Our Story – Trekking the Cameron Highlands, Malaysia

After five days in bustling KL and the heart of Malaysia we decided the time was right to move on…we had after all left London to escape all the hustle and bustle. After some conversations about where to go next we decided that the relative ‘escape’ to the Cameron Highlands would be the perfect change of scenery. We jumped online straight away and found some bus tickets to get us there the following day (easily found and for only about 35MYR).

All packed and ready to go in the morning we prepared ourselves for what Google told us would be about a 50 minute journey to the bus terminal via KL Sentral…Google lied. However, its not what you think, to our surprise we got there in about 20 minutes by hopping on a local train south from Hang Tuah station which took us directly there! So, arriving with plenty of time we sat back, some fake Oreo’s in hand and undertook one of our favourite past times…people watching!

Our first bus journey was, thankfully, relatively uneventful apart from the headache-inducing interior and a 1 hour DSC00304wait on a mountain road while 3 men tried to saw a fallen tree into what can only be described as kindling for a fire, but hey, travelling in South East Asia we have come to always expect these bizarre things…

We had read in the guide books that the Cameron Highlands was somewhat of a tourist destination for both locals and travellers alike but, arriving in Tanah Rata, we were struck with just how much of the town was doused in bright lights, hotel signs and quirky Asian-Western restaurants. That being said, the views across the mountains and glimpses of the tea valleys on the ride in were very promising for the fresh adventure we were craving!

We had chosen to stay at Fathers Guesthouse; bagging a double room for 70 MYR a night where we could spread out and relax – and as a minor treat for Charlotte’s birthday (26…getting old!!). It being late afternoon when we arrived we simply had a wander around the town to get our bearings, a few birthday beers and an early night before we commenced our day of hardcore jungle trekking…well, jungle trekking.

DSC00332There are 10 paths you can walk in the highlands, all starting, ending and converging at different points. Despite having got up early, raring to set off along path 9, we were soon discouraged by the sign in the hostel, noting this route had recently been victim to a spout of muggings and a frothing, rabid dog biting at peoples heels. No rabies jabs for Josh and the wild man of the woods already haunting Charlotte we amended to path 4. We wanted adventure but we also value our heads and heels so off we went!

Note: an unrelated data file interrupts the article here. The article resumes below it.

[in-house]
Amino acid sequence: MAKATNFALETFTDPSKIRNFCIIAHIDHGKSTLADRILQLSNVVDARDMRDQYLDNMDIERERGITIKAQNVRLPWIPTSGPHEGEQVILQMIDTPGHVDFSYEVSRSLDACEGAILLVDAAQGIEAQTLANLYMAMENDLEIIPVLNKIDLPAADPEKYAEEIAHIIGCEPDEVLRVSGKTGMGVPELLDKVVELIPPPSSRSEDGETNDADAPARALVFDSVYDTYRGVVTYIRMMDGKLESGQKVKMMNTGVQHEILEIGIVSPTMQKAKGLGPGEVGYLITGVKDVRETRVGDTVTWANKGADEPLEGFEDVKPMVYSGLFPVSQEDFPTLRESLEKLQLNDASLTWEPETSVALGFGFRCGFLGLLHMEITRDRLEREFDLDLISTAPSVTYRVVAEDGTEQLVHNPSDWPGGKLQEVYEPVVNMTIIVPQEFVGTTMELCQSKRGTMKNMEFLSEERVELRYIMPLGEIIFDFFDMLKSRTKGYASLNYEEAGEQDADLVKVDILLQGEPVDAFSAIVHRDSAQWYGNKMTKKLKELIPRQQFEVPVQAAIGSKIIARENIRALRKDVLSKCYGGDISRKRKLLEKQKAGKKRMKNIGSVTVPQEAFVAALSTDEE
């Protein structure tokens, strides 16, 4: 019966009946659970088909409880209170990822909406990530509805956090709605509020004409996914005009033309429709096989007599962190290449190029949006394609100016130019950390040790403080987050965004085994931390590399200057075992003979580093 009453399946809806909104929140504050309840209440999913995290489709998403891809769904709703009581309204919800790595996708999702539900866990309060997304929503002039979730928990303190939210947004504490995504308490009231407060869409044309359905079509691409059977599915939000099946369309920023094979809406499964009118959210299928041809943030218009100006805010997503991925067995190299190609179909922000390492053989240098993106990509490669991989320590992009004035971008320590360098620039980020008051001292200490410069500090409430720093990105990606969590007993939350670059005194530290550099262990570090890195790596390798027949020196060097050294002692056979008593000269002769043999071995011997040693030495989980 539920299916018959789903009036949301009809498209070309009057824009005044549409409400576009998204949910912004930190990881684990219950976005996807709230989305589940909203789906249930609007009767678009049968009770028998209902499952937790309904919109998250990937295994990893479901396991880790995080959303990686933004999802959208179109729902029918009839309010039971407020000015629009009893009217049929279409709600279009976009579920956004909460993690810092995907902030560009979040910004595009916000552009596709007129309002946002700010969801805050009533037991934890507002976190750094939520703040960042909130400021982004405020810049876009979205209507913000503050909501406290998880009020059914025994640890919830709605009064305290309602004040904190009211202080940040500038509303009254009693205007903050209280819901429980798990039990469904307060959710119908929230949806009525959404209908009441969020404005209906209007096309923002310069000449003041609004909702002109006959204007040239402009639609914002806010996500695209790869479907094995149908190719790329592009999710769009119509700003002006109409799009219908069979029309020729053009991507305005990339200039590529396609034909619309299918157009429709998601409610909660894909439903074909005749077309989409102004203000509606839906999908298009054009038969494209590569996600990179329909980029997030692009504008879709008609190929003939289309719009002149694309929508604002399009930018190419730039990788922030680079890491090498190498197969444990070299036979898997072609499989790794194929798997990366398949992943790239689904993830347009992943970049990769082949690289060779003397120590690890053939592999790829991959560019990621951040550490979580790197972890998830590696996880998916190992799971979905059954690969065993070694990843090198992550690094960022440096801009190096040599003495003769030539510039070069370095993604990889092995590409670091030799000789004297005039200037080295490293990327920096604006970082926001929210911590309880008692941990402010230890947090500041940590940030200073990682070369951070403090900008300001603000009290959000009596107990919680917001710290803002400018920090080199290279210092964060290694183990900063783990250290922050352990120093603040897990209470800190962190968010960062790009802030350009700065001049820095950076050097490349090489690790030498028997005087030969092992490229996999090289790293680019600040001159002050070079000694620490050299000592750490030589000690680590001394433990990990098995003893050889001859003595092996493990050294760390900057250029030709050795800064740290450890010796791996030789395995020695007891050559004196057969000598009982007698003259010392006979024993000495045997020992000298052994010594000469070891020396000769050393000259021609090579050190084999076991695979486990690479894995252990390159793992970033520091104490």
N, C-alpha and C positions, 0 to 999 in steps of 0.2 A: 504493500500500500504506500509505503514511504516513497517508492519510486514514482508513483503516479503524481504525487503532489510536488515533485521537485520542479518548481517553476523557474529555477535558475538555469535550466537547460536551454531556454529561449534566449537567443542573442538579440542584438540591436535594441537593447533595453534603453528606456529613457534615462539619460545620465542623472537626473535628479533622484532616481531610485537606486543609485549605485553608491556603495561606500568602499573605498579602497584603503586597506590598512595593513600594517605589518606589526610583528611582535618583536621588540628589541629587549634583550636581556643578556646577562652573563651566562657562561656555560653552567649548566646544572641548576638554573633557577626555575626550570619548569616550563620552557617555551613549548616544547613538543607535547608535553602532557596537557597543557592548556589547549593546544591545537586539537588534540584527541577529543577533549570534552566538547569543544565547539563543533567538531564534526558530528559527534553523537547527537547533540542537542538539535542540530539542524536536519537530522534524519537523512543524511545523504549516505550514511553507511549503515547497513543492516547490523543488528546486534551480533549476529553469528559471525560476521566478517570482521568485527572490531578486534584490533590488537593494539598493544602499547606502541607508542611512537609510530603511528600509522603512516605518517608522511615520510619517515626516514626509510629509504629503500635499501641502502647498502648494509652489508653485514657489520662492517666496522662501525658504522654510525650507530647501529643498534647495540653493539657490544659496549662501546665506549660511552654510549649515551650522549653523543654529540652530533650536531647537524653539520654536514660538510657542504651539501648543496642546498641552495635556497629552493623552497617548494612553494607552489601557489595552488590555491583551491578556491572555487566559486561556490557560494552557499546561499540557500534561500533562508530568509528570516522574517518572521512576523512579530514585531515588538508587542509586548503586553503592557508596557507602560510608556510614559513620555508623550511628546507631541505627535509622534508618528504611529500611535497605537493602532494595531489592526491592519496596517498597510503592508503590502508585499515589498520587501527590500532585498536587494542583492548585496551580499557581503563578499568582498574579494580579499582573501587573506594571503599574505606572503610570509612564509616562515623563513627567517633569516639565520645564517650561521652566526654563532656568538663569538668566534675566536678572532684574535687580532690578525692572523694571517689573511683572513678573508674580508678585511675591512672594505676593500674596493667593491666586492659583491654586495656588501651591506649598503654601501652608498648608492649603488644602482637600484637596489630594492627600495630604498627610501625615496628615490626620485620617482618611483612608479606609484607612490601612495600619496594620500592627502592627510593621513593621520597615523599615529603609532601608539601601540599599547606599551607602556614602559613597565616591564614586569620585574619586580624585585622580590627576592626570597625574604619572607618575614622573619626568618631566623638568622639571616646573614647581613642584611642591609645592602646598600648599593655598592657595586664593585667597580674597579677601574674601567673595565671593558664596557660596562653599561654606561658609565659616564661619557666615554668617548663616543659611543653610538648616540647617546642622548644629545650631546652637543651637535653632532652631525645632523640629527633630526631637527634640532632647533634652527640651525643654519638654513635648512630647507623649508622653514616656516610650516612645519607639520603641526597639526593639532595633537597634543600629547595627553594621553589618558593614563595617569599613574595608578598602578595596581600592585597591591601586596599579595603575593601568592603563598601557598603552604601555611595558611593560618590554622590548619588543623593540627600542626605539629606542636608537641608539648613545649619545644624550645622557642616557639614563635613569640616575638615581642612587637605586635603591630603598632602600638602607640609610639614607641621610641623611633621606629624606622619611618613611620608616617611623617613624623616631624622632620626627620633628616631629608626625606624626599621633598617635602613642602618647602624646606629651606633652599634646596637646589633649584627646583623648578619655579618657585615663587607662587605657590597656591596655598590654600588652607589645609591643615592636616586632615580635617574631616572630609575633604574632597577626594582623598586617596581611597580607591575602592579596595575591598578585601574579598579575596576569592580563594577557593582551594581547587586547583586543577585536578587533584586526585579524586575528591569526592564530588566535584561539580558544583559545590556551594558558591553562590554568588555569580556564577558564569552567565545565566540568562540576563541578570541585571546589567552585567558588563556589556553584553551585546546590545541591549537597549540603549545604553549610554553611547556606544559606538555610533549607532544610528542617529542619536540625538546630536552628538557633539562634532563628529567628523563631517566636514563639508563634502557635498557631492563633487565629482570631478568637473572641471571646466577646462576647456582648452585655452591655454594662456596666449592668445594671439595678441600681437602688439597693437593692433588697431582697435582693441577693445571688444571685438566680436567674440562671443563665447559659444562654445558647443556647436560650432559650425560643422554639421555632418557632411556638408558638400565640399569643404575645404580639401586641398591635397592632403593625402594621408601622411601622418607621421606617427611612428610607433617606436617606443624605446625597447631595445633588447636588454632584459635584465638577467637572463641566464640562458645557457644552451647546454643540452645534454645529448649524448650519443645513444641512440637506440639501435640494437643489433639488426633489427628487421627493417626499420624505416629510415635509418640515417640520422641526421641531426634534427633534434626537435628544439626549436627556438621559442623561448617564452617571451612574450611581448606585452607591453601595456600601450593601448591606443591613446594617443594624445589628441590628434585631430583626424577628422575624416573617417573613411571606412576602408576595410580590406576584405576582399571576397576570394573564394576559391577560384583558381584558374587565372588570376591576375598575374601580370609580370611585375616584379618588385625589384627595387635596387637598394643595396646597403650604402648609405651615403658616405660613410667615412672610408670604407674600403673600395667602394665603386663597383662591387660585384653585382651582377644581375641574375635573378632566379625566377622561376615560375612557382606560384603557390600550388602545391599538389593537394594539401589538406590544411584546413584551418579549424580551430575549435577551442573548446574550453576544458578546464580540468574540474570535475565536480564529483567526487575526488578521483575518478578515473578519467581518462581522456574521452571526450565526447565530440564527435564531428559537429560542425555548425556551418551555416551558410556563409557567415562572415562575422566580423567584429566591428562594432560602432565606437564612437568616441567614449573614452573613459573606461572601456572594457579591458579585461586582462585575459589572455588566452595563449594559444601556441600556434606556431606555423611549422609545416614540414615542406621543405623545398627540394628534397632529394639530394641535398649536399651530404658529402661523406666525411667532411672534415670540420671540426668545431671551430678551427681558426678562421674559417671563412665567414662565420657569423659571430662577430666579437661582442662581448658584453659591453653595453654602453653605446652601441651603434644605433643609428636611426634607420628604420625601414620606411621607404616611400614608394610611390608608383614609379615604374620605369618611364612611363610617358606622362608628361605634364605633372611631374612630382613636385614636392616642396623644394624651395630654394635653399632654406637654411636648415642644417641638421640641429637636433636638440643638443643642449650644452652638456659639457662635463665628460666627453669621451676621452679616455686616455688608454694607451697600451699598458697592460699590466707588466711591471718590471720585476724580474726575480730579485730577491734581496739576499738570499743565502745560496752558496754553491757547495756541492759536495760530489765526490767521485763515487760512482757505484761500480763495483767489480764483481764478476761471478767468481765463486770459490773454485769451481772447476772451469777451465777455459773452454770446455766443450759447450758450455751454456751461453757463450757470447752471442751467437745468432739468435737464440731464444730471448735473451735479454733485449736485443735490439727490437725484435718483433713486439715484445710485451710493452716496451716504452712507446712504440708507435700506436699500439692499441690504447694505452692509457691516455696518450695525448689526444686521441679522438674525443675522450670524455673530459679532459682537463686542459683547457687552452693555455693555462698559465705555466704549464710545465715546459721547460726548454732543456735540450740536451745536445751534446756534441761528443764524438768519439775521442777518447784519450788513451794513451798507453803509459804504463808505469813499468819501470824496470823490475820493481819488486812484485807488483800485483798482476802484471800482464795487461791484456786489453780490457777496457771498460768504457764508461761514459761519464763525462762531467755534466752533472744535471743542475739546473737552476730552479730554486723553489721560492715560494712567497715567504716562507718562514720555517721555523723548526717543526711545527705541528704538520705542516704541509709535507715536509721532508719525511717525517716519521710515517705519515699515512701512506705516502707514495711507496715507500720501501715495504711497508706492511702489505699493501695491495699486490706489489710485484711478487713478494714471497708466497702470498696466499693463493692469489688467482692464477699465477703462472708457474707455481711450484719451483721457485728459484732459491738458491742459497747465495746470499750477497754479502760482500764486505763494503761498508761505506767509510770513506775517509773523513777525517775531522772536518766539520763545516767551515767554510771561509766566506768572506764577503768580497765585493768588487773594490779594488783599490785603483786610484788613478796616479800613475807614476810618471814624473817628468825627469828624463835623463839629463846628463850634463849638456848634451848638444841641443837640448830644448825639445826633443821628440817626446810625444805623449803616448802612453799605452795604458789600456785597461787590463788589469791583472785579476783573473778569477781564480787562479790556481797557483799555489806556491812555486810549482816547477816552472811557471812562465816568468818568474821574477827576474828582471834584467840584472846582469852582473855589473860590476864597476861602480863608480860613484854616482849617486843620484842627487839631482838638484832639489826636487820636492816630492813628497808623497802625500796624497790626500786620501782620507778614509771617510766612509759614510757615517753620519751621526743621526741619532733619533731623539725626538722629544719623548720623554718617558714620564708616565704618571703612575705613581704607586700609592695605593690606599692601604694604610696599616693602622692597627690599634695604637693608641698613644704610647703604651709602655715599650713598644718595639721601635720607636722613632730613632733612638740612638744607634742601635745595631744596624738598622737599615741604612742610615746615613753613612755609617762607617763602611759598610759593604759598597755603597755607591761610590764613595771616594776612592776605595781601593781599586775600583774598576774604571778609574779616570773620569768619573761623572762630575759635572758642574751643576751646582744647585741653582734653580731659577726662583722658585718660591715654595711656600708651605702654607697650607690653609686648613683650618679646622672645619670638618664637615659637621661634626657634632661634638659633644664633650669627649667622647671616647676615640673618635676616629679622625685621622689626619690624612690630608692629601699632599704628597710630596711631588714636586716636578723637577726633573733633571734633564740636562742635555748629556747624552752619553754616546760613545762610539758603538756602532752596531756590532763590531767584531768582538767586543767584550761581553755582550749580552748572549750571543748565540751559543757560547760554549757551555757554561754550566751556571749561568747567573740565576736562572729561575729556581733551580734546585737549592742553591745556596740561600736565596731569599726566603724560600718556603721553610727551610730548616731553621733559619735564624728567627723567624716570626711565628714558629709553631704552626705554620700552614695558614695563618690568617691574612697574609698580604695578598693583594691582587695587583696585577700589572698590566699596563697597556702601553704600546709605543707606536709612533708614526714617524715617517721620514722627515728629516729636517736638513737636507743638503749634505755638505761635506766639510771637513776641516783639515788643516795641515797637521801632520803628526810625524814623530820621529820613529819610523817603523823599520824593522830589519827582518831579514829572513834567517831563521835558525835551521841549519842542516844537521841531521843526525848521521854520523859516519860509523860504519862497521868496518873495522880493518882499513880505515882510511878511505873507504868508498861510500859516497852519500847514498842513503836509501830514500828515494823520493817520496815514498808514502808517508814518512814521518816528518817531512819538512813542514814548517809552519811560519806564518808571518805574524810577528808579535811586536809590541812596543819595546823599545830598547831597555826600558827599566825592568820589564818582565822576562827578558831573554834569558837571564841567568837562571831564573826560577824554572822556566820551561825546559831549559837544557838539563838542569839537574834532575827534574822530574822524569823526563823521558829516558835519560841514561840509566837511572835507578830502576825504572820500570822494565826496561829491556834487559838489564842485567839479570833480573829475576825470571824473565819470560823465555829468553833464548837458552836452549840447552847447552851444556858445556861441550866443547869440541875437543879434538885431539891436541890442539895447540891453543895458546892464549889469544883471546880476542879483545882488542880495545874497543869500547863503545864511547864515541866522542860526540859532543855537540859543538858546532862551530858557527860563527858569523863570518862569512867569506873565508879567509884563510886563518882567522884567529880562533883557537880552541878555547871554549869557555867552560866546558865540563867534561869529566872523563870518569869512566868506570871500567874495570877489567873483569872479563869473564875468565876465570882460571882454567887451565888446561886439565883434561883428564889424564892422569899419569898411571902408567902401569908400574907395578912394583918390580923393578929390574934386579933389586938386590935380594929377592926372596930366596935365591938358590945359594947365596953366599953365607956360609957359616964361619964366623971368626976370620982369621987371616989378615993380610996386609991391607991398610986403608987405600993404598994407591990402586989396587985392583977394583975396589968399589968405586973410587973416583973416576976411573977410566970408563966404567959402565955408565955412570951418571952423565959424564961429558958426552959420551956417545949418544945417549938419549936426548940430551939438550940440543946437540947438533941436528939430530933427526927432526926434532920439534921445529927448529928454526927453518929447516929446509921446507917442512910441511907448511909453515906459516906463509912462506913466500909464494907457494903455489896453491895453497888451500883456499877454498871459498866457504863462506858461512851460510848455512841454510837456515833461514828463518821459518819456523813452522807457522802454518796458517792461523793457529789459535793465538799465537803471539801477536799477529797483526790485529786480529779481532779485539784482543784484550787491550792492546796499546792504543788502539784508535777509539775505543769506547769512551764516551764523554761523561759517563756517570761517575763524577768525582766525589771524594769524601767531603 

Path 4 was a relatively easy 20 minute stroll along a little stream and past a small waterfall but it had already highlighted just how useful our photo-of-a-map was really going to be when the markers to look out for were simply ‘concrete bin’ or ‘electricity pole’. At the top of path 4 we were directed off down the tougher path 6 by a self-proclaimed ‘jungle man’, but, not before he pushed some of his special leaves under our noses for a smell of course! The adventure had begun!

Path 6 took around 3 hours to complete and despite some initial trepidation – scanning the dense jungle for the mad mugging man – we settled into our stride and absolutely loved it. The first two and a half hours were mainly up hill…our calves did not enjoy it as much!

We emerged from the jungle sweat drenched and sticky with the smell of deet but with a strong sense of achievement! We headed back to the hostel for showers and one would assume to rest our feet but madly, and most likely in the midst of our adrenaline rush, we had decided to walk down the road away from Tanah Rata 5km to the Cameron Highlands Tea valley. It didn’t disappoint. Despite having seen some pictures before we arrived, as the tea plantations rolled out before our eyes the view was incredible and definitely worth the walk!

Surprisingly to us but not to everyone else, apparently, you are allowed to walk in the tea fields (if you are happy¬†to¬†ignore the angry sign), which of course we did. After getting our quota of good, bad and downright ugly pics and of course Charlotte being chased by ‘stray’ dogs we headed back to the cafe for some authentic tea and scones. At this point we had completely forgotten about the 5km uphill walk that faced us with too much cream and tea in our stomachs. You live and learn.


The next day, with the pangs of tired legs, we booked onto a half day tour (50MYR each) and were picked up by camouflage clad Navid at 8.45am. We hopped into his jeep with a few other people in our group and made the bumpy journey to the famous Boh Tea plantations. If we had thought yesterdays views were impressive these were even more so. We watched the tea pickers working in the field, and listened to some info on the history of Boh Tea in Malaysia before heading further up into the mountains. A climb up a rickety, rusty covered watchtower (no health and safety here!) and we had reached the peak of Gunung Brinchang – the highest mountain peak by road in Malaysia – for a view across the highlands. A quick trip to the factory and a taste of the real deal (Boh Tea) our tour was complete and so was the Cameron Highlands.

Two full days was more than enough to explore what the highlands had to offer without having to spend too much time in the small and gaudy town centre.

Off to the islands we go…

C & J


Leave a Reply

Your email address will not be published. Required fields are marked *

two × 5 =